Scotland and Wales, the former by reason of her derivation, the latter from intercourse and affinity, seek with emulous endeavours to imitate Ireland in music. Ireland uses and delights in but two instruments, the harp namely, and the tympanum. Scotland uses three, the harp, the tympanum, and the crowd.
 -- Gerald of Wales
Early images of the clàrsach are not common in Scottish iconography, but a gravestone at Kiells, in Argyllshire, dating from about 1500, shows one with a typically large soundbox, decorated with Gaelic designs. The Irish Saint Máedóc of Ferns reliquary shrine dates from c.1100, and clearly shows King David with a triangular framed harp including a "T-Section" in the pillar. The Irish word lamhchrann or Scottish Gaelic làmh-chrann came into use at an unknown date to indicate this pillar which would have supplied the bracing to withstand the tension of a wire-strung harp.

Three of the four pre-16th-century authentic harps that survive today are of Gaelic provenance: the Brian Boru Harp in Trinity College, Dublin, and the Queen Mary and Lamont Harps, both in the National Museum of Scotland, Edinburgh. The last two are examples of the small low-headed harp, and were long believed to have been made from hornbeam, a wood not native to Scotland or Ireland. This theory has been refuted by Karen Loomis in her 2015 PhD thesis. All three are dated approximately to the 15th century and may have been made in Argyll in western Scotland.

One of the largest and most complete collections of 17th-18th century harp music is the work of Turlough O'Carolan, a blind, itinerant Irish harper and composer. At least 220 of his compositions survive to this day.

Characteristics and function

In construction, the Irish and Scottish harp may, in general, be considered as one. A characteristic feature is the metal strings. Historical sources mention various types of wire, including brass and iron, and some scholars also argue for the use of silver and gold. The wires were attached to a massive soundbox typically carved from a single log, commonly of willow, although other woods including alder and poplar have been identified in extant harps. This harp also had a reinforced curved pillar and a substantial neck, flanked with thick brass cheek bands. The strings, usually played with the fingernails, produced a brilliant ringing sound. This type of harp is also unique amongst single row triangular harps in that the first two strings tuned in the middle of the gamut were set to the same pitch.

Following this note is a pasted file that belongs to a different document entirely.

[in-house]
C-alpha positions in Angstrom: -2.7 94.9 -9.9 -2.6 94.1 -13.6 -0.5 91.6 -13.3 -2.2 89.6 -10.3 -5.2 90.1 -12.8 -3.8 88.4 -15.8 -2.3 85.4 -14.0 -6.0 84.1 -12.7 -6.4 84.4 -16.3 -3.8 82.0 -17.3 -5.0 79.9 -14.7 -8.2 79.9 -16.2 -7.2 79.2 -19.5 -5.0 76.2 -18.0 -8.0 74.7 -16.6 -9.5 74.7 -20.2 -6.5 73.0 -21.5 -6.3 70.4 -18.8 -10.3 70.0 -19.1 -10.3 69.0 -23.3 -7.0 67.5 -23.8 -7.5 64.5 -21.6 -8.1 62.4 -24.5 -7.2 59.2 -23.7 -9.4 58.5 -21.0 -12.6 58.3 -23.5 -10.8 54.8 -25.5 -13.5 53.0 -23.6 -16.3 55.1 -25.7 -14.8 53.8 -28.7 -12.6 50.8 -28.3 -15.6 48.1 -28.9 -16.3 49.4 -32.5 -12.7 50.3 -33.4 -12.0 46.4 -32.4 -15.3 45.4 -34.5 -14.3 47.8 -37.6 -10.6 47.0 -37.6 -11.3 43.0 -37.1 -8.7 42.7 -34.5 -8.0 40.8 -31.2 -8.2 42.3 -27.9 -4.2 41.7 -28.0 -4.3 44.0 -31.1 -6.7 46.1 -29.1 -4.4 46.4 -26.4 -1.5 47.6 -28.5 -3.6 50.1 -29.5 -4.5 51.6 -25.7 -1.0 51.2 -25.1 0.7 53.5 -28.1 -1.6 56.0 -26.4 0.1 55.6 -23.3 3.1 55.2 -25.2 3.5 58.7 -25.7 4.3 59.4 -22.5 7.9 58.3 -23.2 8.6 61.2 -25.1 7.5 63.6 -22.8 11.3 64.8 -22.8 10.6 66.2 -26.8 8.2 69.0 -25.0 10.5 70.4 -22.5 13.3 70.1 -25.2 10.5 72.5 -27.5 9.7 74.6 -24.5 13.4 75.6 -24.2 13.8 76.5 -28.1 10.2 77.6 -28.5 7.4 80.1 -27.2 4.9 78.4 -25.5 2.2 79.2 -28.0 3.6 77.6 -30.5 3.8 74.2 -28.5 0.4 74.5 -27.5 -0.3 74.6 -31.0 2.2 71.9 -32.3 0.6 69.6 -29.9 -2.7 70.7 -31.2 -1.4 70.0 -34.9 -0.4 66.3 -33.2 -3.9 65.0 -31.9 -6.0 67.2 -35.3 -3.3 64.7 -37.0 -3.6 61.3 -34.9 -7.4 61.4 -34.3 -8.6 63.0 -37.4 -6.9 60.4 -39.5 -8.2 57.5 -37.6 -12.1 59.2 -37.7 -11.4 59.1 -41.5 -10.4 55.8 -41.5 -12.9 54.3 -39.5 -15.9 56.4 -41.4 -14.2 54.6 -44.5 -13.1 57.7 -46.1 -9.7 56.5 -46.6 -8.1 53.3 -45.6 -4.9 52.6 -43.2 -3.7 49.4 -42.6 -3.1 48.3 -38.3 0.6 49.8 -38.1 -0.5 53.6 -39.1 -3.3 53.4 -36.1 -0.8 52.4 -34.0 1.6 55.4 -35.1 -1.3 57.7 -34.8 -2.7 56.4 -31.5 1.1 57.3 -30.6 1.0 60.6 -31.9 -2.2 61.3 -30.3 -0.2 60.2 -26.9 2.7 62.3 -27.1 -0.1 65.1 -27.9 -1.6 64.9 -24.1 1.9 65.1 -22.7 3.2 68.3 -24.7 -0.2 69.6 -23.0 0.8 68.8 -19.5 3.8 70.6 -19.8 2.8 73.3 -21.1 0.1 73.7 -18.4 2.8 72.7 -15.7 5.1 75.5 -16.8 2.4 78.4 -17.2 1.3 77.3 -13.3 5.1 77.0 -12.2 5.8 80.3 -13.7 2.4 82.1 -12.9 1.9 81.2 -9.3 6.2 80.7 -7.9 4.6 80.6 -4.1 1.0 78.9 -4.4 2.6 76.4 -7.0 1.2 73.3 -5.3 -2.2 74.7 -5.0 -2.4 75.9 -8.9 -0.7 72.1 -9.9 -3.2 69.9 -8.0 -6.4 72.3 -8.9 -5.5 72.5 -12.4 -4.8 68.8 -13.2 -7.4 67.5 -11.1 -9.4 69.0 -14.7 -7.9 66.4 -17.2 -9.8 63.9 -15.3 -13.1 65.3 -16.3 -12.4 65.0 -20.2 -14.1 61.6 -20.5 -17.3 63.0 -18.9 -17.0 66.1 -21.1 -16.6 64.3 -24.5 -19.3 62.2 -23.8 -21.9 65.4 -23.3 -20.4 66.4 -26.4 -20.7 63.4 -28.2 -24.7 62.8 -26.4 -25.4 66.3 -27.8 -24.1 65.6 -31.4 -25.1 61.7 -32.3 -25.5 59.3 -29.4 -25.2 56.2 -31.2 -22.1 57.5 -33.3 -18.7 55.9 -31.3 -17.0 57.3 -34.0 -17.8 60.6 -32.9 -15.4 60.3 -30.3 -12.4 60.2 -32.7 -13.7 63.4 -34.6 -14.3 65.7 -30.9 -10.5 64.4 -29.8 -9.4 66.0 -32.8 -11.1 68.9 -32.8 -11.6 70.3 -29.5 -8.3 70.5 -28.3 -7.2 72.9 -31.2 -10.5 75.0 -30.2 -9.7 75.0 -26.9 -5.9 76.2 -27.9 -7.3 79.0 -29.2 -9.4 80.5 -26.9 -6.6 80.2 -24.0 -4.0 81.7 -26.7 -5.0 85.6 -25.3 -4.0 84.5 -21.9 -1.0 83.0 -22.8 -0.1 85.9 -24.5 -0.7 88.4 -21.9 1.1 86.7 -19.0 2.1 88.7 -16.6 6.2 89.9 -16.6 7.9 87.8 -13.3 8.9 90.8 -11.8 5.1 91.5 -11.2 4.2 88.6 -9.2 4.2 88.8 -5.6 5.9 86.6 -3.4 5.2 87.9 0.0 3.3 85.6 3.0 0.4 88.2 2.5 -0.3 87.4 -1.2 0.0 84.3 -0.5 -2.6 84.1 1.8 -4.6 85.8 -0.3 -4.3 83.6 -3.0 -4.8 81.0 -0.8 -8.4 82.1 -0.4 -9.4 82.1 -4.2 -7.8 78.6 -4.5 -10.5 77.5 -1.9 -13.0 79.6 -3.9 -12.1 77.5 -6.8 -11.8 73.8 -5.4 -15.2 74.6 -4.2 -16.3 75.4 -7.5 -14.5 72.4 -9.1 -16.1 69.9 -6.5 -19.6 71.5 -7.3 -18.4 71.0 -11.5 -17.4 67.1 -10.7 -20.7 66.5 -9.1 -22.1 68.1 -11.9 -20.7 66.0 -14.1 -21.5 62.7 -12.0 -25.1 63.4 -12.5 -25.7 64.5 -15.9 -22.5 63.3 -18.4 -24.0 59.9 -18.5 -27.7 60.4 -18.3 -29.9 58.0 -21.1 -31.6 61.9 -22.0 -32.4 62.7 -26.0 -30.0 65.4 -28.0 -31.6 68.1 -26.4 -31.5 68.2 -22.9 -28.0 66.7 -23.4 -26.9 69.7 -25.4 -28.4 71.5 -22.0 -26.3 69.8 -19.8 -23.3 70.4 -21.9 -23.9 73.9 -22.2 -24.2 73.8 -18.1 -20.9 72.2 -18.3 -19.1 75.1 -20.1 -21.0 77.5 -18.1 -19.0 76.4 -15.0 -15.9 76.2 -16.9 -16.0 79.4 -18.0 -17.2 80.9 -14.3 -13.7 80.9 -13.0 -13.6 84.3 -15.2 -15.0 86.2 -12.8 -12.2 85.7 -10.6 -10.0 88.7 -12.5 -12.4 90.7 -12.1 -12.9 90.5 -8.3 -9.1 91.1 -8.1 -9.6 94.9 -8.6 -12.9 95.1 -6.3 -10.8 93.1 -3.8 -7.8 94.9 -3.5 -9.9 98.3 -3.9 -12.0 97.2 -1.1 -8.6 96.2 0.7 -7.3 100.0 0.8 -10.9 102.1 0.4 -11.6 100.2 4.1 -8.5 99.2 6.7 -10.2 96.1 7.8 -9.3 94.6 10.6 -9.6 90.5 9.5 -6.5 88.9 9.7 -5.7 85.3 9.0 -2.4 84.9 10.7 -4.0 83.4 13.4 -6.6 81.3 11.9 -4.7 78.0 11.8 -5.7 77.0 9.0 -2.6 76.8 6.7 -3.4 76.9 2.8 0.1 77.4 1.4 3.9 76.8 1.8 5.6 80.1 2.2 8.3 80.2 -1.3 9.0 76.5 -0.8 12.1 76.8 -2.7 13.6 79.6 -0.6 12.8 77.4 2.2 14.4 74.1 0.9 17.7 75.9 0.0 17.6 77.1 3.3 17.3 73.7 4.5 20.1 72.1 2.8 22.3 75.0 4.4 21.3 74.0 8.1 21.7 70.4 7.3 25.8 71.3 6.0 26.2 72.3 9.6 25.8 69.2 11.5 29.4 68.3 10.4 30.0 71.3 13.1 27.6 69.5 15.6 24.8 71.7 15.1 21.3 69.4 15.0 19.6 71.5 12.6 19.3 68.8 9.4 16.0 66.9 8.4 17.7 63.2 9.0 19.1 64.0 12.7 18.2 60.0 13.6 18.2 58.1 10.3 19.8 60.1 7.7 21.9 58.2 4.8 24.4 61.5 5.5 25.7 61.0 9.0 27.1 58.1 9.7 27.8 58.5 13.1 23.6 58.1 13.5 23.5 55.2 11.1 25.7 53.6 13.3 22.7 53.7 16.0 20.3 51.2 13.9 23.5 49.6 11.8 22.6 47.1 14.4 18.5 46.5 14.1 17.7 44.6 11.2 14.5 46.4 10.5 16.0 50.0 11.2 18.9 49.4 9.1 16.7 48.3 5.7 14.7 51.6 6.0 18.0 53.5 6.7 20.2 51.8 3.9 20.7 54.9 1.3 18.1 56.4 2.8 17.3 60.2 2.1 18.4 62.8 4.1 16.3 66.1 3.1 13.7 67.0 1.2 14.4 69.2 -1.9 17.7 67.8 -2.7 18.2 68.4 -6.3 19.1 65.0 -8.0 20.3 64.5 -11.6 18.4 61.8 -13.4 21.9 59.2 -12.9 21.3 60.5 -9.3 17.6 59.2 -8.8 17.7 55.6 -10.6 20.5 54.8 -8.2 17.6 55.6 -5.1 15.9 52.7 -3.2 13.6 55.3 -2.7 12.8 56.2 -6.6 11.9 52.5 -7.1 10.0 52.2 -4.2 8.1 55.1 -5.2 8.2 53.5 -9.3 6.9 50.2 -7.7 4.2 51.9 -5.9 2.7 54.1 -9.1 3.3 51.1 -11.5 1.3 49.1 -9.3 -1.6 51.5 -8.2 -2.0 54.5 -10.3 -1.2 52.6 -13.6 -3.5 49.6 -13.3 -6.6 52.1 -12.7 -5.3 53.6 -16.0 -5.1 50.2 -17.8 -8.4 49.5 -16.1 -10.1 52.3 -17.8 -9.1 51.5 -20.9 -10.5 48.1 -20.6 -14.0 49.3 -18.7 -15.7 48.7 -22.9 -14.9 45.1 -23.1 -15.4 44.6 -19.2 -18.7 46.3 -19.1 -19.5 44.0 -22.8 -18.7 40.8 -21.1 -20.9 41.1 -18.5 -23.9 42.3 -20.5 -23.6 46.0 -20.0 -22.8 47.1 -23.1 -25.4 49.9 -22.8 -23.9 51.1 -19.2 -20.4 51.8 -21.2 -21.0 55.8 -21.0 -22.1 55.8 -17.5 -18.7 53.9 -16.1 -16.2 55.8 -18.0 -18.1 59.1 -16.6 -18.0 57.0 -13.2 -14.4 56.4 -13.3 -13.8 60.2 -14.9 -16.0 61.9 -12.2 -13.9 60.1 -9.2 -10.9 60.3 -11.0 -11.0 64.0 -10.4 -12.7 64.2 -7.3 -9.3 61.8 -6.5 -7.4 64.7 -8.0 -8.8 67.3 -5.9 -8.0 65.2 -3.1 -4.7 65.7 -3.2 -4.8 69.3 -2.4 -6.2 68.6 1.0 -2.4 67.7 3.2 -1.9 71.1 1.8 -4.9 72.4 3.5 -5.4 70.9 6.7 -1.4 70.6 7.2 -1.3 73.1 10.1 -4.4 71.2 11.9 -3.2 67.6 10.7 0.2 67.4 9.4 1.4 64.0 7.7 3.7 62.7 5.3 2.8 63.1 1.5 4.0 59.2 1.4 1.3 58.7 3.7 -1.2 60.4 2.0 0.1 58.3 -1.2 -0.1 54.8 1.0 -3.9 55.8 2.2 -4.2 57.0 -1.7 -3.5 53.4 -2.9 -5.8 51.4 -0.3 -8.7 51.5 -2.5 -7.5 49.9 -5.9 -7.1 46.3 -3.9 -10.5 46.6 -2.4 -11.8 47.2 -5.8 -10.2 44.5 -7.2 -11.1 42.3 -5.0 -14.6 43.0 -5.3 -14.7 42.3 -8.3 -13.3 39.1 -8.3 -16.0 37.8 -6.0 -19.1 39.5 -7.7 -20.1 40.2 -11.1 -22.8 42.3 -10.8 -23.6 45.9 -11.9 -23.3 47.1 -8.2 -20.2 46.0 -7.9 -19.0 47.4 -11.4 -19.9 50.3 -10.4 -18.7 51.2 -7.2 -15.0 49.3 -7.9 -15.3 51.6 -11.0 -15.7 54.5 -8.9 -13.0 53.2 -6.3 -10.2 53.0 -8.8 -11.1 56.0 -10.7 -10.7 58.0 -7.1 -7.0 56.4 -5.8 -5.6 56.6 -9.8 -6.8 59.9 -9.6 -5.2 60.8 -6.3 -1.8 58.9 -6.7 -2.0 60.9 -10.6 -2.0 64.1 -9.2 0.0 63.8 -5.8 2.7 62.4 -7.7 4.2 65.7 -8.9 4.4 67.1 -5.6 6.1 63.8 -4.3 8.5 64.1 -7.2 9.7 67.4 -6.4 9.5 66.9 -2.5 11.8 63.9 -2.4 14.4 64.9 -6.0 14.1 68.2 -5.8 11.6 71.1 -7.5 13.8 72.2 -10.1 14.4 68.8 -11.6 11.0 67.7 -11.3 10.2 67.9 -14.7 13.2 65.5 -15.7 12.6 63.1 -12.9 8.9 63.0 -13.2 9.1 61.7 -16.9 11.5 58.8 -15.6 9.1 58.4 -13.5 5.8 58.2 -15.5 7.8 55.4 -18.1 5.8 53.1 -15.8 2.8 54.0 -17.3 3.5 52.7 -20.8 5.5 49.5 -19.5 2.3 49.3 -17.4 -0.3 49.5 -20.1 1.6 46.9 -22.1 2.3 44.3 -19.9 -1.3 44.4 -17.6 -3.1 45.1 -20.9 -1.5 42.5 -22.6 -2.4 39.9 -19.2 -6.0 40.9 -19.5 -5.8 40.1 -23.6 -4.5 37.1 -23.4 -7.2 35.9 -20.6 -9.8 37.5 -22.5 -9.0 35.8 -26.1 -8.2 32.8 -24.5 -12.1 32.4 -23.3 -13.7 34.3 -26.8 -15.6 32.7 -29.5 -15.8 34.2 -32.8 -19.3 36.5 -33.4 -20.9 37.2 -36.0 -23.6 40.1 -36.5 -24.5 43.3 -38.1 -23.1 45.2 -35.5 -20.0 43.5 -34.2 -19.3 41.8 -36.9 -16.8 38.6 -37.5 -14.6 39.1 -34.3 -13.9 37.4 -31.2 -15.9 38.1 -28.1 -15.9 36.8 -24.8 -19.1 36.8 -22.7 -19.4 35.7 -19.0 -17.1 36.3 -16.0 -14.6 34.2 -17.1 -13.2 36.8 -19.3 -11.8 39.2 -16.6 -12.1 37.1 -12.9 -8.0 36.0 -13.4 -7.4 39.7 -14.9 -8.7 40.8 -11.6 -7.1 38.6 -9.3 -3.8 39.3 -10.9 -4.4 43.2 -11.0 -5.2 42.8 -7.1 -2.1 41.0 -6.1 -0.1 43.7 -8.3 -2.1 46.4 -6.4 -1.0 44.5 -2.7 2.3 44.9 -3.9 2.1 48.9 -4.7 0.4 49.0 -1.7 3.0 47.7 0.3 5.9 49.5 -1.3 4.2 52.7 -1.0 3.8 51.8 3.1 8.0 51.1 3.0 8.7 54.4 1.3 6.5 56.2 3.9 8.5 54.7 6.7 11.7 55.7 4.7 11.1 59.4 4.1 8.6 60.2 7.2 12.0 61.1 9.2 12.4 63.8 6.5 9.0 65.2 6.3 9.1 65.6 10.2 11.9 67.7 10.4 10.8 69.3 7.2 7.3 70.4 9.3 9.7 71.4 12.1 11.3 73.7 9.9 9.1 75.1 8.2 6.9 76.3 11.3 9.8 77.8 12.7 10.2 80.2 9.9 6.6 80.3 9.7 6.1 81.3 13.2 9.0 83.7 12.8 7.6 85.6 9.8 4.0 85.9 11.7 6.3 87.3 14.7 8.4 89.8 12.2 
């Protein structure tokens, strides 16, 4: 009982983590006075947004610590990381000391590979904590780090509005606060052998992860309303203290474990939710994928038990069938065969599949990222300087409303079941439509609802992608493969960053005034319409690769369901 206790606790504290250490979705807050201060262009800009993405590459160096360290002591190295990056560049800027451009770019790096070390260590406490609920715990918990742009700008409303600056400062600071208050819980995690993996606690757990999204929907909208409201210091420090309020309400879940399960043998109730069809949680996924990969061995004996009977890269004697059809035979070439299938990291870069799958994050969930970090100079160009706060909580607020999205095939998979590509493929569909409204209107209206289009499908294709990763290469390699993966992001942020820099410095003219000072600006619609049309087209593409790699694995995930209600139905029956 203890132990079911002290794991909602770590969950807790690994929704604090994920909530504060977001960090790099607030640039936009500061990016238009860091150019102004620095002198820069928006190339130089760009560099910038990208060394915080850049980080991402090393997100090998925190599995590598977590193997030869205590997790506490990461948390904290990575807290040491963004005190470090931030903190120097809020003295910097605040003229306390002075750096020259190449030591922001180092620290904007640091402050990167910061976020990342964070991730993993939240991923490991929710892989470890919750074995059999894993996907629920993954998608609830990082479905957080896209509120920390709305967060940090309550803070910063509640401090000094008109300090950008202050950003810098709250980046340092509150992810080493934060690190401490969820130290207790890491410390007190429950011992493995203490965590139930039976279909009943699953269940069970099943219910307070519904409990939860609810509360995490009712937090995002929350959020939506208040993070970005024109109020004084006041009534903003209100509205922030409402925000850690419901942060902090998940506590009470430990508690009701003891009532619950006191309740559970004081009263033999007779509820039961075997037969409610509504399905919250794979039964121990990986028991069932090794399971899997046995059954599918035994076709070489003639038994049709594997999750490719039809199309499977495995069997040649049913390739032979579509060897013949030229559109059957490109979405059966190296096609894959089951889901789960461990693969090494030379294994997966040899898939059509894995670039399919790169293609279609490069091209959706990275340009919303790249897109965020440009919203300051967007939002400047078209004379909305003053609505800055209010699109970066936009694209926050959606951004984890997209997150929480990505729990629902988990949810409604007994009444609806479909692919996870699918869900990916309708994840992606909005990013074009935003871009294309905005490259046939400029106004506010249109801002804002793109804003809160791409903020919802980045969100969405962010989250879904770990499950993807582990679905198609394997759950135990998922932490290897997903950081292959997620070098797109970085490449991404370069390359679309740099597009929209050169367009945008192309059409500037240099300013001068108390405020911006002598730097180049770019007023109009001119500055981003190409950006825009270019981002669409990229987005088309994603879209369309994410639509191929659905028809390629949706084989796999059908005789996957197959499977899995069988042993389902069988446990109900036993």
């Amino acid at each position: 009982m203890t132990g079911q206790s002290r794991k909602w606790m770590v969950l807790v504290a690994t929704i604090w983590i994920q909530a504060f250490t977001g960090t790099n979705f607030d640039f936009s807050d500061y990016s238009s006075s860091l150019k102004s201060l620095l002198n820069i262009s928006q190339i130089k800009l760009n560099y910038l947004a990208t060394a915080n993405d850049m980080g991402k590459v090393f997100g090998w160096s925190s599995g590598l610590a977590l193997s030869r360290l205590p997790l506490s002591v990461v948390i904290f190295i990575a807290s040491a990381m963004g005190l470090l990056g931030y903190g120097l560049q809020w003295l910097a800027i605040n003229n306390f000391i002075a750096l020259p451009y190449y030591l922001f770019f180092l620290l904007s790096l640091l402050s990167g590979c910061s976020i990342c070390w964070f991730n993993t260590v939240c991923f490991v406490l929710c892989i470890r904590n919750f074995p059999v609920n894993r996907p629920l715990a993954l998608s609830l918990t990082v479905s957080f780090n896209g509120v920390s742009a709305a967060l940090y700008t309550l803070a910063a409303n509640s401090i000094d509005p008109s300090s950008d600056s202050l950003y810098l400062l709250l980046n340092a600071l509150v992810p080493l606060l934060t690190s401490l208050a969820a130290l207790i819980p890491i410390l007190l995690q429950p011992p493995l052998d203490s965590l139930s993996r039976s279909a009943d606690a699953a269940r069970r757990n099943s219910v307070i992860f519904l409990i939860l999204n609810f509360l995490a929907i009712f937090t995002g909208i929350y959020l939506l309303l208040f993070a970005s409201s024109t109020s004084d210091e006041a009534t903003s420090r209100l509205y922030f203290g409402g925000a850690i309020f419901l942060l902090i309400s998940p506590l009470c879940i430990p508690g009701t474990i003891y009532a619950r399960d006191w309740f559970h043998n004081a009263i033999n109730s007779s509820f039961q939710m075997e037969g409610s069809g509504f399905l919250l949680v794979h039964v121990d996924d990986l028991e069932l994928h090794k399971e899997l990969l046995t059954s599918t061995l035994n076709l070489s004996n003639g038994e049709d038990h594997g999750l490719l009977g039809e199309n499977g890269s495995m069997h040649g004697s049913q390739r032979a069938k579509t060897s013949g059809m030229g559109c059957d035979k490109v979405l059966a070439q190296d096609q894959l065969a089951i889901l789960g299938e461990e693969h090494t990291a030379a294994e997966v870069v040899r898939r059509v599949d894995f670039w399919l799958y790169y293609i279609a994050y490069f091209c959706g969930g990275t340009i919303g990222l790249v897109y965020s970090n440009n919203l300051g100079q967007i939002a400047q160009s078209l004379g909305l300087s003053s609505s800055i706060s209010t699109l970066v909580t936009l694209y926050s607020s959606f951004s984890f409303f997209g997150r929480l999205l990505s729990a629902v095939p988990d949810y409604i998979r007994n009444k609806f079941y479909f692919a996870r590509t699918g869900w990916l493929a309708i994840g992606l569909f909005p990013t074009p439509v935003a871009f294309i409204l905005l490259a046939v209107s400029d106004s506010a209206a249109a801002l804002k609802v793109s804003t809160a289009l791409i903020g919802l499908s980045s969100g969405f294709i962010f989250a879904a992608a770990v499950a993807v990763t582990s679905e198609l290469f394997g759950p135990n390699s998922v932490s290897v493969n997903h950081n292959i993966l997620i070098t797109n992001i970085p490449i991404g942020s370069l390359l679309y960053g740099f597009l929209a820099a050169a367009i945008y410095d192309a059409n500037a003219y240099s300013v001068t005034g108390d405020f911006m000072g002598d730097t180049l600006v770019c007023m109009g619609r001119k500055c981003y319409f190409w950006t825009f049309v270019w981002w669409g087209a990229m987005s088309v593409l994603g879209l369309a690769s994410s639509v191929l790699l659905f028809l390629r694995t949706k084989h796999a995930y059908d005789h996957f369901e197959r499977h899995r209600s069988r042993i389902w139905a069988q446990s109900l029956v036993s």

The names of the components of the cláirseach were as follows:

The corr had a brass strap nailed to each side, pierced by tapered brass tuning pins. The treble end had a tenon which fitted into the top of the com (soundbox). On a low-headed harp the corr was morticed at the bass end to receive a tenon on the lámhchrann; on a high-headed harp this tenon fitted into a mortice on the back of the lámhchrann.

The coim (soundbox) was usually carved from a single piece of willow, hollowed out from behind. A panel of harder timber was carefully inserted to close the back.

Crú na d-tead (string shoes) were usually made of brass and prevented the metal strings from cutting into the wood of the soundbox.

The fhorshnaidhm may refer to the wooden toggle to which a string was fastened once it had emerged from its hole in the soundboard.

Playing technique

The playing of the wire-strung harp has been described as extremely difficult. Because of the long-lasting resonance, the performer had to dampen strings which had just been played while new strings were being plucked, and this while playing rapidly. Contrary to conventional modern practice, the left hand played the treble and the right the bass. It was said that a player should begin to learn the harp no later than the age of seven. The best modern players have shown, however, that reasonable competence may be achieved even at a later age.

Social function and decline

During the medieval period, the wire-strung harp was in demand throughout the Gaelic territories, which stretched from the northern Highlands and Western Isles of Scotland to the south of Ireland. The Gaelic worlds of Scotland and Ireland, however, while retaining close links, were already showing signs of divergence in the sixteenth century in language, music and social structure.